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Film Description

Maya Lin It was one of the most bitterly disputed public monuments in American history. Only 21 when her design for the Washington, D.C. Vietnam Veterans Memorial was chosen in 1981, Maya Lin has never shied away from controversy. Her starkly simple slash of polished black granite inscribed with the 57,661 names of those who died in Vietnam was viciously attacked as "dishonorable," "a scar," and "a black hole," but Lin remained committed to her vision, and the Memorial, a moving tribute to sacrifice and quiet heroism, was built as planned. Since then, Lin has completed a succession of eloquent, startlingly original monuments and sculptures that confront vital American social issues. Freida Lee Mock's Academy Award® winning feature documentary follows a decade in the life of this visionary artist.

The film opens with footage chronicling the hailstorm that followed the selection of Lin's unconventional design. Political commentator Patrick J. Buchanan and Illinois Republican Representative Henry Hyde led the fight, circulating letters alleging that one of the jurors on the selection committee was a communist and that four had been active anti-war protestors. The detractors wanted the Memorial's color changed from black to white. Attacking Lin's memorial, outraged Vietnam veteran Tom Carhart howled, "Black, the universal color of sorrow and shame and degradation, in all races and all societies worldwide." Protestors also lobbied for a flagpole to be planted at the vertex of the walls. Lin's retort was, "That's like putting a mustache on the Mona Lisa." Says Freida Lee Mock, who spent five years filming the artist for this documentary, "I was struck by how a person could stand up under such tremendous pressure at a very young age."

Lin withstood the personal and artistic attacks with clarity and grace, and she prevailed with her original design. Continues Mock, "The Memorial would not have been built without her central position in the fight to maintain the integrity of that design... It was her single-minded devotion to what she thought was right." The Memorial's dedication in 1982 was a profoundly cathartic moment — not just for those who fought in Vietnam, but for the entire nation. Since its completion, Americans have flocked to the site to grieve, to contemplate the consequences of war, and to heal. In one of the film's most moving segments, veterans and surviving family members search for the names of their loved ones arranged chronologically by date of death. "So many guys on the same day. It's incredible," says one veteran, shaking his head sadly. "What difference does it make if you find one name?" his friend asks, beginning to weep angrily. "Look at all the... names!"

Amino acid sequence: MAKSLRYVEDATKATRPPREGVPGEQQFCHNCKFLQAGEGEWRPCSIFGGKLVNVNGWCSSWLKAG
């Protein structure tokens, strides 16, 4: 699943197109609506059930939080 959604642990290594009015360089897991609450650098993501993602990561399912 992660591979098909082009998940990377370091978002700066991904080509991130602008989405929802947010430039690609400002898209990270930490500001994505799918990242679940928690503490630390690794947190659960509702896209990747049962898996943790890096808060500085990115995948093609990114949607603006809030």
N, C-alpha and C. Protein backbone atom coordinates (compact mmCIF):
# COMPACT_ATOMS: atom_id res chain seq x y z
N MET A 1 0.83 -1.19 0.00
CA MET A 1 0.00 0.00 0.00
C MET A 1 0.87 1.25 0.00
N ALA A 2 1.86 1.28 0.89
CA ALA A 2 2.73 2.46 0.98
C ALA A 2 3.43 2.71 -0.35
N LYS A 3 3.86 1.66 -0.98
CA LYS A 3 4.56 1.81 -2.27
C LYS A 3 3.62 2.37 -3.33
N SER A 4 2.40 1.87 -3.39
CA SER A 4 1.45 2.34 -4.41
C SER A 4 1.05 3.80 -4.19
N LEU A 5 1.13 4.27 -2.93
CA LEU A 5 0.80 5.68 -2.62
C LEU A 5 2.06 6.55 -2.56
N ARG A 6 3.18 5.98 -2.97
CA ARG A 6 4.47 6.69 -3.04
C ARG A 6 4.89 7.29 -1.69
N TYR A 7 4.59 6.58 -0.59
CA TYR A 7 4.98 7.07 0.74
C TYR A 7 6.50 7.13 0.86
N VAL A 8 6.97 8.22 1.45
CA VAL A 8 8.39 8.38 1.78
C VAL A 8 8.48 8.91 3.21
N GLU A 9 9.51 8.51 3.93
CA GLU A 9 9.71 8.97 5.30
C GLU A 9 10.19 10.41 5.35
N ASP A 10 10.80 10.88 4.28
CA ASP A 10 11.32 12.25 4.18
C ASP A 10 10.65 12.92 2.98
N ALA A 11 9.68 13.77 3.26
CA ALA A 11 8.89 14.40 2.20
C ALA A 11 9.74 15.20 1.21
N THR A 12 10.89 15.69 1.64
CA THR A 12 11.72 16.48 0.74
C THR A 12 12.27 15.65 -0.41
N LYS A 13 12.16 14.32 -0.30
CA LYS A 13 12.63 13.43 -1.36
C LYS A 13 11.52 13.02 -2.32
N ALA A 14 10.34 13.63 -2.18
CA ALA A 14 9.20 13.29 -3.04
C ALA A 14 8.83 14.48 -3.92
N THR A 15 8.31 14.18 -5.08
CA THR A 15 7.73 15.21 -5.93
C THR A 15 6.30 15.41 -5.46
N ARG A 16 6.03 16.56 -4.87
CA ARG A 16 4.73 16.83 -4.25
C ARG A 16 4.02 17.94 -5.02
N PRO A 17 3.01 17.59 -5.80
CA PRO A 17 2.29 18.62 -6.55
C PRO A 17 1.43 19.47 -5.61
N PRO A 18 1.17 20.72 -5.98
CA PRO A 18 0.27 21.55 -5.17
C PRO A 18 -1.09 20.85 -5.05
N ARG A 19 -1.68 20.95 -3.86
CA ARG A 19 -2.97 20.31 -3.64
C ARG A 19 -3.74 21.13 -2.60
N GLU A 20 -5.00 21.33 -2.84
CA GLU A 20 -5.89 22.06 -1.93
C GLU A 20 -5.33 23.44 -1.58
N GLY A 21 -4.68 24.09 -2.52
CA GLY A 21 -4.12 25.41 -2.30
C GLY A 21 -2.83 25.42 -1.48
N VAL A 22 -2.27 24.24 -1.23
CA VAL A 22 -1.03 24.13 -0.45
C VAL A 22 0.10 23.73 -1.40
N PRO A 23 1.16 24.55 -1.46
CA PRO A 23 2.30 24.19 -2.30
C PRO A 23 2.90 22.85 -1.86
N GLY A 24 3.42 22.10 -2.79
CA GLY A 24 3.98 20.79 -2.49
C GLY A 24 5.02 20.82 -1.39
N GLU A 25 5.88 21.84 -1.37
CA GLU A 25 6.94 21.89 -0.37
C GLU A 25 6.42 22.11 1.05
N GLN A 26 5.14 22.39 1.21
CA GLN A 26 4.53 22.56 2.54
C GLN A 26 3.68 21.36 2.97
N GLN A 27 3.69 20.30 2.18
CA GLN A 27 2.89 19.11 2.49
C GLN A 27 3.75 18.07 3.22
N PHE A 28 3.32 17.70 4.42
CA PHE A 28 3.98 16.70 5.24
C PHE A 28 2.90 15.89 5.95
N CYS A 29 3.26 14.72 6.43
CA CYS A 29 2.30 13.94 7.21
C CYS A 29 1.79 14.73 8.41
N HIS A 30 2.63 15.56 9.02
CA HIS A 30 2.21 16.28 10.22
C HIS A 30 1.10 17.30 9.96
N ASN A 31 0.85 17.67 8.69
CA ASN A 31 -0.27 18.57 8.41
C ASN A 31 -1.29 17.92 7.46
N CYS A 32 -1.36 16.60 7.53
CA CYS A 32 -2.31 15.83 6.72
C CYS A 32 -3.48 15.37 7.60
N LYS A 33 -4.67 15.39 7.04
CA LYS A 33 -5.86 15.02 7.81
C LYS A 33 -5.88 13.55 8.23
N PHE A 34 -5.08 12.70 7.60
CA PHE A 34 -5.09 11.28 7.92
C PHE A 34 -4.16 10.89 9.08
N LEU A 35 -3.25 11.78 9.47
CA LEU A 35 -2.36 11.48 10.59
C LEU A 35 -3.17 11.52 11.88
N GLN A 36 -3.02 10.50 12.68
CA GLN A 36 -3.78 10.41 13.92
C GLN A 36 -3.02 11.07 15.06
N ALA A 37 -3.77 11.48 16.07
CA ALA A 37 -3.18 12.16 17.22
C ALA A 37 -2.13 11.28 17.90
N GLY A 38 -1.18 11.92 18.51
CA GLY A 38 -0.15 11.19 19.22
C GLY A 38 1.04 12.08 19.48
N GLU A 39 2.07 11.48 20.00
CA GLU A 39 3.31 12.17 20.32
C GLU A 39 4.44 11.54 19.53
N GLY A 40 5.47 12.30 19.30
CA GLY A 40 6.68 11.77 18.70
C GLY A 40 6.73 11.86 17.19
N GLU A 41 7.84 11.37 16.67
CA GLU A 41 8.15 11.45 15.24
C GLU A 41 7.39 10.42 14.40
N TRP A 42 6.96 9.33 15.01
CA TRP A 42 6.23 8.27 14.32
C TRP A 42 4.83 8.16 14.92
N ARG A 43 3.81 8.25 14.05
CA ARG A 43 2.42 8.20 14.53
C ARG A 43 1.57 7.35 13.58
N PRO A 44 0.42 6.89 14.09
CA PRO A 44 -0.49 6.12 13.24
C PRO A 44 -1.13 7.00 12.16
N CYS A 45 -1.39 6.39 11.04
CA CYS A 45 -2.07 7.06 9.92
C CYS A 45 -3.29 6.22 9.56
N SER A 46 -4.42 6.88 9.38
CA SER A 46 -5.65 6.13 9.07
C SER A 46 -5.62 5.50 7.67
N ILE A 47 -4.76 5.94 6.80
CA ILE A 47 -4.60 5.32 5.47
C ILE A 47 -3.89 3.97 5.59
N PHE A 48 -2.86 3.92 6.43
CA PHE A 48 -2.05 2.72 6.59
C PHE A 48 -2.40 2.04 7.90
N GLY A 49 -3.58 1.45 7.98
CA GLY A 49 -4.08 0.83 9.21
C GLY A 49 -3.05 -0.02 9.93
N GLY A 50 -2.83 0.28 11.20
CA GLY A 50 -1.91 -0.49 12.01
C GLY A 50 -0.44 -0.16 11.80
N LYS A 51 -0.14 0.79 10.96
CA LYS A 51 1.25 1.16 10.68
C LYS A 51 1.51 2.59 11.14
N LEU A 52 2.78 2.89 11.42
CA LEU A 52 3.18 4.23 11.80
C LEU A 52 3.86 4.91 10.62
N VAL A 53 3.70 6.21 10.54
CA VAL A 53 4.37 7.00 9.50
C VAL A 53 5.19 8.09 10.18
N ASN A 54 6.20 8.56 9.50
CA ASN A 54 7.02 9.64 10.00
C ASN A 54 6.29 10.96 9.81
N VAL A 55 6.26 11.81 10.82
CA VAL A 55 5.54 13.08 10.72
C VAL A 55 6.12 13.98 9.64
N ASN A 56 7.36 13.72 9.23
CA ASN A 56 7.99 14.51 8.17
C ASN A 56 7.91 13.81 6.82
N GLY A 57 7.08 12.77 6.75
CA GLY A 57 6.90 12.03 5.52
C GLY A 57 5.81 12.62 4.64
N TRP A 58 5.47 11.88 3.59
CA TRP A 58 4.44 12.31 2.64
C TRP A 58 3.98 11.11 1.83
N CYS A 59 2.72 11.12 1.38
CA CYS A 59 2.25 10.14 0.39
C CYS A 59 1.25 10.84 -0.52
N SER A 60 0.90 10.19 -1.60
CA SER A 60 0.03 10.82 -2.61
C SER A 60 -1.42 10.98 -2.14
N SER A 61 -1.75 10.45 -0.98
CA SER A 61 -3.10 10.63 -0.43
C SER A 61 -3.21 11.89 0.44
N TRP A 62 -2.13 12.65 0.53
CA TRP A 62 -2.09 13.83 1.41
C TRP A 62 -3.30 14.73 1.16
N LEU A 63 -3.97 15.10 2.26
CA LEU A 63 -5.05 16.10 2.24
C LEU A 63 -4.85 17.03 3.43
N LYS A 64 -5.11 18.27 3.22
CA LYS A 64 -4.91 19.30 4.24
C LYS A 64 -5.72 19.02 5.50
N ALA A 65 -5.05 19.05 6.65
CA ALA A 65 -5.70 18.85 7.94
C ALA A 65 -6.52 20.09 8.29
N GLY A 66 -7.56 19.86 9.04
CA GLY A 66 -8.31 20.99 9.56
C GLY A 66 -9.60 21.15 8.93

"If you can't accept death, you'll never get over it," says Lin. "So what the Memorial's about is honesty... You have to accept, and admit that this pain has occurred, in order for it to be healed, in order for it to be cathartic... All I was saying in this piece was the cost of war is these individuals. And we have to remember them first."

Maya Lin: A Strong Clear Vision follows Lin as she works on a variety of projects, tackling such diverse issues as world peace, with her design for the Peace Chapel at Pennsylvania's Juniata College, and race relations at the Civil Rights Memorial she created for the Southern Poverty Law Center in Montgomery, Alabama. In Montgomery, a city where, ironically, Rosa Parks Avenue crosses W. Jefferson Davis Avenue, Lin designed a flat circular stone sculpture with a civil rights timeline marking political and legislative acts intertwined with the names of those who have died in the struggle for social justice. A sheet of water flows steadily over the words of the adjacent sculptural wall, visually echoing a stirring line from Rev. Martin Luther King, Jr.'s famous "I Have a Dream" speech: "We shall not be satisfied until justice flows like waters and righteousness like a mighty stream."

Maya Lin: A Strong Clear Vision features rare behind-the-scenes footage of Lin at work in her studio, offering viewers a privileged glimpse into the mind of this singular artist. When Morris Dees approached her to design a memorial for civil rights, she says she wanted to "understand conceptually what the piece is about or what its nature should be" before actually visiting the site. She explains the timeline as a "table of events that intertwined people's deaths with political and legislative acts that happened because someone died. So you really begin to see a cause and effect of how people actually helped to change history." Visitors run their hands over the names and dates, "until the whole circle [has] been filled by a ring of hands, by rings of people," says Lin. "And in a way, they [are] symbolically... linked by this history they [are] reading quietly."

As she continues to tackle controversial topics, Lin bravely explores new aesthetic territory, fusing art and ideals to create ever more provocative works that engage the viewer, demanding as much from us as Lin demands from herself. Speaking of his former student, Yale art history professor Vincent Scully says with heartfelt admiration, "She's like a blade. She's ruthlessly focused on her objective... The word for Maya is courage and effrontery."





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